In a soup for their fins

Top Stories

In a soup for their fins

For most of us, the subject of sharks start and end with Discovery Channel’s popular show ‘Shark Week’ or 1980s’ hit ction thriller ‘Jaws’.

by Dhanusha Gokulan

  • Follow us on
  • google-news
  • whatsapp
  • telegram

Published: Wed 22 Aug 2012, 9:25 AM

Last updated: Tue 7 Apr 2015, 2:27 PM

However, UAE- based marine scientist Rima Jabado is genuinely concerned about the depleting shark population in the Gulf waters.

A familiar face at the fish markets, Jabado has been interviewing and befriending fishermen in the UAE, taking stock of the popular shark species in the country and trying to put together a conservation plan for the threatened species.

Jabado said, “According to the fishermen whom I work with, shark stocks have dropped drastically in the warm waters offshore in the Gulf.”

One of the main reasons is the high demand for shark fins in Asia. There is a growing appetite for shark fins as an ingredient in soup. According to an AFP report, the global trade in shark fins totals hundreds of millions of dollars a year, and tens of millions of sharks around the world may be caught every year for their fins.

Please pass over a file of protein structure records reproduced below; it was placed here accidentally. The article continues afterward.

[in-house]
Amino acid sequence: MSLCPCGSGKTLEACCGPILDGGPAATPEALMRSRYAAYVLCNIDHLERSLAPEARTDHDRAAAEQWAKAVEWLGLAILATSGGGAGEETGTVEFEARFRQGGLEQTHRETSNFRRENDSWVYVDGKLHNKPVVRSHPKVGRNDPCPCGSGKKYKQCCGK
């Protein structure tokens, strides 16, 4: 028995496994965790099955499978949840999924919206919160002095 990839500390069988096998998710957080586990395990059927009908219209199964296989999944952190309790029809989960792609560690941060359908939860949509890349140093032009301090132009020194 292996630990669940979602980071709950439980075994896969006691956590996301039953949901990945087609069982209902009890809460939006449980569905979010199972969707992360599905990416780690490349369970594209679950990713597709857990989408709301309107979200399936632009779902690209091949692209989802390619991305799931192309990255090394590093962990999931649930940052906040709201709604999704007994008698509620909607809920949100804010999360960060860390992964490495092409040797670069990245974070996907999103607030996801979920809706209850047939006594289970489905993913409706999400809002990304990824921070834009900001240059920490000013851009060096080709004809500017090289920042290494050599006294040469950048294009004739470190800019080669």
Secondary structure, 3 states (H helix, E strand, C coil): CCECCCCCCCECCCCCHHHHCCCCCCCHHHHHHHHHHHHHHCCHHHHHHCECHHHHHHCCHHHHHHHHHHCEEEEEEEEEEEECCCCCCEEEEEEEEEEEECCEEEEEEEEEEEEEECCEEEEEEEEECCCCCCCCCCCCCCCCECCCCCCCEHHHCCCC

Some experts estimate that stocks of some shark species in onshore reef systems around the world have fallen by up to 90 per cent. According to a UN report, Dubai has become a major global supplier of fins.

The report stated that Dubai is the fifth largest exporter in the world. It is the auction point for fins not only from its own waters but also from Oman and other Middle Eastern and African nations that send sharks and fins to Dubai for sale. Dubai exports an estimated 500 metric tonnes of shark fins and other shark products a year to Hong Kong, to which roughly half the world’s shark fin production is shipped.

The trade is legal, though efforts are being made to ban the practice of “finning” — hacking the fins off sharks and throwing the rest overboard, often when they are still alive. Four years ago, under international pressure, the UAE joined the growing number of countries banning the practice.